Going nowhere

May 29, 2022

Pakistan's shuttlers cannot even go a single step forward on the international circuit under the current set-up, says international badminton coach Raziuddin Ahmed

Going nowhere

Badminton in Pakistan is a highly neglected sports discipline despite its somewhat solid past. These days a former international shuttler Wajid Ali Chaudhry is handling badminton affairs as Pakistan Badminton Federation's (PBF) chief but he is not capable enough to help the country rise in the discipline in international circuit. There is immense talent in the country but it is not being nurtured properly. Besides this, politics and likes and dislikes have also damaged this game.

Pakistan features in international events just to fulfill formalities. We have seen this for so many years with no big success story for the country in the discipline. There are manifold reasons behind the low standard of badminton in Pakistan.

Let's ask international coach Raziuddin Ahmed and he will tell you why badminton is so weak in Pakistan.

"The confused PBF can never establish a sound training programme in order to develop the game. The country cannot go a step forward in the international circuit," Razi told 'The News on Sunday' (TNS) in a candid interview.

"Look, India won the 32nd edition of the Thomas Cup men's team event 2022 at Bangkok. India clinched the maiden victory by beating Indonesia 3-0. Indonesia is the most successful nation, holding 14 Thomas Cup titles since it started in 1949 in England. China won ten titles, Malaysia followed with five and Japan, Denmark and India have one crown each to their credit. A great struggle and effective long-term plan have made India the most competitive unit. It will appear as hot favourites in the Commonwealth Games slated to be held in Birmingham from July 28 to August 8," Razi said.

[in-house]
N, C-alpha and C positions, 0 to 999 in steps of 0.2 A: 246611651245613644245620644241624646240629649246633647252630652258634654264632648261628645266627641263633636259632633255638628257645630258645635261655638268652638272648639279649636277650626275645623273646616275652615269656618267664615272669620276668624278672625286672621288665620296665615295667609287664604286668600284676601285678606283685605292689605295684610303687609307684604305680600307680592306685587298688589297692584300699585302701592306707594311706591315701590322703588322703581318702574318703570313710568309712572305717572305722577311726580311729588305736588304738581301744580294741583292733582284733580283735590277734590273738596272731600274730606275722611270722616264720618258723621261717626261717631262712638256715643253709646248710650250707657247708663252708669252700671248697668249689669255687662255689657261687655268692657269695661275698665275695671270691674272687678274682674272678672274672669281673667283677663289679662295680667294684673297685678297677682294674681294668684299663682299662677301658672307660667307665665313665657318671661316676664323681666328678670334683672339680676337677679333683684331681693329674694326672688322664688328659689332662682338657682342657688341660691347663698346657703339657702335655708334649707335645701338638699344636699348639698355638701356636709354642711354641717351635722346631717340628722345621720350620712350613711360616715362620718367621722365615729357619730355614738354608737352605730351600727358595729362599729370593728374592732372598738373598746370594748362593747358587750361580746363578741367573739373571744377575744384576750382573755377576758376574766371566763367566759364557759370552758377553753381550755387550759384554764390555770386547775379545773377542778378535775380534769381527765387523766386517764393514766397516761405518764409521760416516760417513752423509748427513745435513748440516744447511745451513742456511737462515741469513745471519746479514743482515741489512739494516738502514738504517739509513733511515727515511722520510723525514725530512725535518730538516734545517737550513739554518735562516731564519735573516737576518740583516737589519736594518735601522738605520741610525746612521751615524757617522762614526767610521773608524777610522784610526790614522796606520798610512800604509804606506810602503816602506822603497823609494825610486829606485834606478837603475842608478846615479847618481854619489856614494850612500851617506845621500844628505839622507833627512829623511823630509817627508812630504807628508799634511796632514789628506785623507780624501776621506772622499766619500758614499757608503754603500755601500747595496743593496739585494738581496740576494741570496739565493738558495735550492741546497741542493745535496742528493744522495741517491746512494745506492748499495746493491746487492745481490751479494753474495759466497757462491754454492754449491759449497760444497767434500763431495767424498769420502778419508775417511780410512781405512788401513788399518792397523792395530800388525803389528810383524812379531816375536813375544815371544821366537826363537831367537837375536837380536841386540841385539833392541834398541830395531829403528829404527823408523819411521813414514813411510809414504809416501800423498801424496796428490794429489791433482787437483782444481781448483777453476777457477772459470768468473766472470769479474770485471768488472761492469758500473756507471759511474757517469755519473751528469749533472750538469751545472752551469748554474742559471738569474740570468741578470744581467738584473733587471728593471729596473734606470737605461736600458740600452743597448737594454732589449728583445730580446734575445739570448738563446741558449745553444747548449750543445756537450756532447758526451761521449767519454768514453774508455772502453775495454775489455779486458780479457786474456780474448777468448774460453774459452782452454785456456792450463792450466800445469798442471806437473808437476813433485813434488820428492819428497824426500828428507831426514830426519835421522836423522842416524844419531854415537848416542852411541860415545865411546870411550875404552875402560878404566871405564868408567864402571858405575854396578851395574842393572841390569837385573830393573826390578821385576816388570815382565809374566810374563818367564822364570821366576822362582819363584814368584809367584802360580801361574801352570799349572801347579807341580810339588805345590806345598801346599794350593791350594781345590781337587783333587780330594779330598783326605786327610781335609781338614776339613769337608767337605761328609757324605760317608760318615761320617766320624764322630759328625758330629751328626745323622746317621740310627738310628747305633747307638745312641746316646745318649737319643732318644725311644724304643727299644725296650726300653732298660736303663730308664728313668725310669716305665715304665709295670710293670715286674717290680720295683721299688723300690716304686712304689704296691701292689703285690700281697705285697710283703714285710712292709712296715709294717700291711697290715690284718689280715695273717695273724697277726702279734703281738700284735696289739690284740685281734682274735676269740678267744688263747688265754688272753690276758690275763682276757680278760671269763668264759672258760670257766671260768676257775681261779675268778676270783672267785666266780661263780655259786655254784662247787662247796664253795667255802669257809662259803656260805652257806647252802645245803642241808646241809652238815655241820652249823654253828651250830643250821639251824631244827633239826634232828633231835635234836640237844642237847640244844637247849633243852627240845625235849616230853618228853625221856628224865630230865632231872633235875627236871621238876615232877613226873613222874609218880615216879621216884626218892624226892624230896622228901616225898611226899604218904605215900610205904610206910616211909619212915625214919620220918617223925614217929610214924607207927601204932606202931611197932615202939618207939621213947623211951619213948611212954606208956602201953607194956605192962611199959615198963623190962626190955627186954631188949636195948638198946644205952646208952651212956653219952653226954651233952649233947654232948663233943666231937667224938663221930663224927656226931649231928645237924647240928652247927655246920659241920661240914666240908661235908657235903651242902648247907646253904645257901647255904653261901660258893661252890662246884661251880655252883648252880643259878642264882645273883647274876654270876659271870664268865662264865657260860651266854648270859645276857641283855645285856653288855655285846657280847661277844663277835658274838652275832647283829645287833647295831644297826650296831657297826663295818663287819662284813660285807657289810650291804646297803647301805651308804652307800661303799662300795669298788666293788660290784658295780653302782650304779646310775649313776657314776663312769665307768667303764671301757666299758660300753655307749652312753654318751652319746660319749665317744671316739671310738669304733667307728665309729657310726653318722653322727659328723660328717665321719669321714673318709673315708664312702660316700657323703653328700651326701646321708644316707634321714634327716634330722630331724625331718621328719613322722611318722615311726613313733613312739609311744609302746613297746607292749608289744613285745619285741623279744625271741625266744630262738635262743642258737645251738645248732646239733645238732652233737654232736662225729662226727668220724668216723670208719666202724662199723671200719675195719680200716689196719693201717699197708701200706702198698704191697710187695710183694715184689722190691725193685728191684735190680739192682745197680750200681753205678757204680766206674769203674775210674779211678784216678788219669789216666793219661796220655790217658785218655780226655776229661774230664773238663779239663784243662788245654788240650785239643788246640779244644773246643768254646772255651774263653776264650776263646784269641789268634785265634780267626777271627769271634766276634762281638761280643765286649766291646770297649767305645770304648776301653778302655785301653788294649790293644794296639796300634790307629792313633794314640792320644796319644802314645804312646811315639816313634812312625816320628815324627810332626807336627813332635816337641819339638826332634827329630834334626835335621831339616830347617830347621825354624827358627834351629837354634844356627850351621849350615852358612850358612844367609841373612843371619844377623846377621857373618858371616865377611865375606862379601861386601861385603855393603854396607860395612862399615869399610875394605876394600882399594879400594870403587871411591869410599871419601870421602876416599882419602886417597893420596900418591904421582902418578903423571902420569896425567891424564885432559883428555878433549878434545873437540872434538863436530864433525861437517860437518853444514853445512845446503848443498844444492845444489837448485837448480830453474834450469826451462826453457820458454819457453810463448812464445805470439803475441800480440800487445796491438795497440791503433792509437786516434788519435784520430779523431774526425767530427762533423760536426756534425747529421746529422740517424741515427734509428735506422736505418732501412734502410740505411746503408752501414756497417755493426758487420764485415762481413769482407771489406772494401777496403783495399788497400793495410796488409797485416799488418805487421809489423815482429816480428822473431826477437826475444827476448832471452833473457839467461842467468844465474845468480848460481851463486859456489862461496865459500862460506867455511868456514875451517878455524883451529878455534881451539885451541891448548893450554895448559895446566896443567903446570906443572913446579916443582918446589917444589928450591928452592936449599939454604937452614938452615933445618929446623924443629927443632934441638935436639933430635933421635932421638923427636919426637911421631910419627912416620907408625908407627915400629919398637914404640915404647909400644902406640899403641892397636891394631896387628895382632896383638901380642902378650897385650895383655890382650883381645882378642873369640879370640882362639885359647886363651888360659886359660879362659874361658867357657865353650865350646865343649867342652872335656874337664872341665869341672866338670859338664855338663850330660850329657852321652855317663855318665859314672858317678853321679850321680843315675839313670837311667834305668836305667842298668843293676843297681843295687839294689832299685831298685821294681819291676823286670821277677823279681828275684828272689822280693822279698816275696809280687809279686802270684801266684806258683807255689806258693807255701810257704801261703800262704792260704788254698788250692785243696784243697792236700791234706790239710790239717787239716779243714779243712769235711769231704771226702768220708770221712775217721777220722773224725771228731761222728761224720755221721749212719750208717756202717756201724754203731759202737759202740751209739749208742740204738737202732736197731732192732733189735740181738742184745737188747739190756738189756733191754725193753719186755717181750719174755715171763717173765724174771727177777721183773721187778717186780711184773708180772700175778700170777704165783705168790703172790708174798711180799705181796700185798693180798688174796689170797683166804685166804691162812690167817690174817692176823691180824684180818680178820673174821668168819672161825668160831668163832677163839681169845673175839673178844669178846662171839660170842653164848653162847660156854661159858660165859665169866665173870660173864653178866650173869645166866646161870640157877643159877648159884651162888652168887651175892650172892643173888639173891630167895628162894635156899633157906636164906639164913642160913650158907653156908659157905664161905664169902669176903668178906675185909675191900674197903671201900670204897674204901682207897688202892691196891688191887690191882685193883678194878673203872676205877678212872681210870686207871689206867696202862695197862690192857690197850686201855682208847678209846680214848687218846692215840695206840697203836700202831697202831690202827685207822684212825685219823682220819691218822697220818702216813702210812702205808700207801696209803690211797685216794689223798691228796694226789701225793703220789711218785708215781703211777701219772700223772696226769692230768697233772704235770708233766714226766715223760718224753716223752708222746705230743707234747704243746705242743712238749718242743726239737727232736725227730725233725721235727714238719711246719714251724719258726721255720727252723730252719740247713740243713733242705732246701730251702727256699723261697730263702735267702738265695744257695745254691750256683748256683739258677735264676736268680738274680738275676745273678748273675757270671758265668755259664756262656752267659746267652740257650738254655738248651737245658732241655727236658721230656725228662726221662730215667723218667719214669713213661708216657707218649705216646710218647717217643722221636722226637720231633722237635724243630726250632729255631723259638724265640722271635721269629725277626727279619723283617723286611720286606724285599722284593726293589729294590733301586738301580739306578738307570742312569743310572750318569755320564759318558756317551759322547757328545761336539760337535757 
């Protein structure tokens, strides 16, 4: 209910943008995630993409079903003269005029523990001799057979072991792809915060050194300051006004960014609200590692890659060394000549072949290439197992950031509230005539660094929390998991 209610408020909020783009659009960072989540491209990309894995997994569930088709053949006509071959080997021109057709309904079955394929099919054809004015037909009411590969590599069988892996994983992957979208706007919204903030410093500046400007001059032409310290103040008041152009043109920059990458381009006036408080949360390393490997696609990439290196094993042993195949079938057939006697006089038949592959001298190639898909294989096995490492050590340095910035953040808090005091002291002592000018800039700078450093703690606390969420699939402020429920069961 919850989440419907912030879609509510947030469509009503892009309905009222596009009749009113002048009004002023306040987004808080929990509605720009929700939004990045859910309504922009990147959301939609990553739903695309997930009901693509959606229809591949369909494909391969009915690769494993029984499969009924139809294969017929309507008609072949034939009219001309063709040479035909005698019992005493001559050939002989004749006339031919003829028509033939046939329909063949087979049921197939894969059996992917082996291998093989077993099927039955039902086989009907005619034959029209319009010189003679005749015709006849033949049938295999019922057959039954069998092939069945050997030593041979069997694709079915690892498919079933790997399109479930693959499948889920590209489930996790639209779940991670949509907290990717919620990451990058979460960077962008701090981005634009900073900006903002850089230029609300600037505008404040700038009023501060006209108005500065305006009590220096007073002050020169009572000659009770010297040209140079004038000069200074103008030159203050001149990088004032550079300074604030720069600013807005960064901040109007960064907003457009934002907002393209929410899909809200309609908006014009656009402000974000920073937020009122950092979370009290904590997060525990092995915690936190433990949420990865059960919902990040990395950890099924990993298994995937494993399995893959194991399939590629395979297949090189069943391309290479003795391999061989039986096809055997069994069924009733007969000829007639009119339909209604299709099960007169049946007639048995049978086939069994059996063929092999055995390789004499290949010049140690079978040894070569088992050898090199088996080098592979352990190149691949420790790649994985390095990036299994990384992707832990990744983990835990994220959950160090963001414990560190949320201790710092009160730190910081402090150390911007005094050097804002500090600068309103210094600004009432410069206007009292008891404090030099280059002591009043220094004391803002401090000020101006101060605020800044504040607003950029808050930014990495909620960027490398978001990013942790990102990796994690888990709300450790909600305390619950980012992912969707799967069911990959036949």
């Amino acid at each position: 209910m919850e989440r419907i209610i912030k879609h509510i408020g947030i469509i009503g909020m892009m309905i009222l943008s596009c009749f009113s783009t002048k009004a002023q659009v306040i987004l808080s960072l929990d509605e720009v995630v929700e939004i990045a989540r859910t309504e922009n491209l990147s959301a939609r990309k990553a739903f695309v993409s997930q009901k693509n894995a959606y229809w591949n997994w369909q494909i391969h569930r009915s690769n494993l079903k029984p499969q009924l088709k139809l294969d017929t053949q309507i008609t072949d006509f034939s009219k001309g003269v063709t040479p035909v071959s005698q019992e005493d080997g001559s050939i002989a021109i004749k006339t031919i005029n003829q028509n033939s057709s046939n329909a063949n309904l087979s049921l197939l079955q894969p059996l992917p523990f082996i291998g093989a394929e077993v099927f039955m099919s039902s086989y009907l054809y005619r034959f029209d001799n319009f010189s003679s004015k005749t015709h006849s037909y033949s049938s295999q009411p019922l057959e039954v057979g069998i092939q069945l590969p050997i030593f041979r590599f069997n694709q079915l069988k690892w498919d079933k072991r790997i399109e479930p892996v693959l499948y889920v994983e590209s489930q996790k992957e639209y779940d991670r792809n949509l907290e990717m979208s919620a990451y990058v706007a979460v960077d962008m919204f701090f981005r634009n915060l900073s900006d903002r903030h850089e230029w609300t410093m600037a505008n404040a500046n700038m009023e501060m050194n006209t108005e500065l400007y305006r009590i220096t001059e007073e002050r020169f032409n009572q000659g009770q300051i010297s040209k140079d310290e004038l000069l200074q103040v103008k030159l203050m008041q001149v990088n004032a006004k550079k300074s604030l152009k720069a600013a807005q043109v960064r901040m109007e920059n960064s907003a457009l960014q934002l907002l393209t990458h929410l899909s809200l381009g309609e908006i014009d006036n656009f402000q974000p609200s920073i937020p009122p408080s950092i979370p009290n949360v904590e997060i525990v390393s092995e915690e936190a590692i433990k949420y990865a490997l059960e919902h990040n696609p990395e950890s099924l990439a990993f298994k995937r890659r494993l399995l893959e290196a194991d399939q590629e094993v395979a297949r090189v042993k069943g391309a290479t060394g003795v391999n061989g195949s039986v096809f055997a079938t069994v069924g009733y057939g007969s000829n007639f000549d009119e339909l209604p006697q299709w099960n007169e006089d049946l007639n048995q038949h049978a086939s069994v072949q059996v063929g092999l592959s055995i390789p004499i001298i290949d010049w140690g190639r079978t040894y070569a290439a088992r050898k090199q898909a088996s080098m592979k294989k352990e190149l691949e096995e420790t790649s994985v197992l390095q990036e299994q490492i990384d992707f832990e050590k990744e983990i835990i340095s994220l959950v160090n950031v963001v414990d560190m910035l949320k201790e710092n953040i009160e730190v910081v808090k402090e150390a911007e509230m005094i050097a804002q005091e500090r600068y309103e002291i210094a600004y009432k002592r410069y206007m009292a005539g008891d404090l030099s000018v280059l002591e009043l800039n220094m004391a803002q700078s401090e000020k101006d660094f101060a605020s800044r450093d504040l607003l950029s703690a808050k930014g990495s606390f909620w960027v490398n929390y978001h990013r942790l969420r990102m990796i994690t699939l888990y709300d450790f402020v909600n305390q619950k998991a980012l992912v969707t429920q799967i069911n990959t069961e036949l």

"Pakistan, on the other hand, has no chance in the Commonwealth Games. Pakistan will feature in the quadrennial spectacle to fulfill a mere formality. Pakistan always sends its squad to the international circuit without any solid plan. When the squad returns after tasting humiliating defeats, the blame game starts. No one is serious here to look after national shuttlers properly so that they could excel in the international circuit," Razi said.

"The PBF was very confused while deciding the trials for the Commonwealth Games. Initially, it announced that the trials would be held on May 11-12. Later it announced that the shuttlers would be selected based on their performance at the SNGPL national ranking tournament which was scheduled to begin from May 25. Later it changed its mind and conducted trials on the previously announced dates. After trials, national shuttlers were preparing for the SNGPL ranking event but the PBF played a smart trick and postponed this event. It knew that a few upsets would expose its selection credibility for the Commonwealth Games," he said.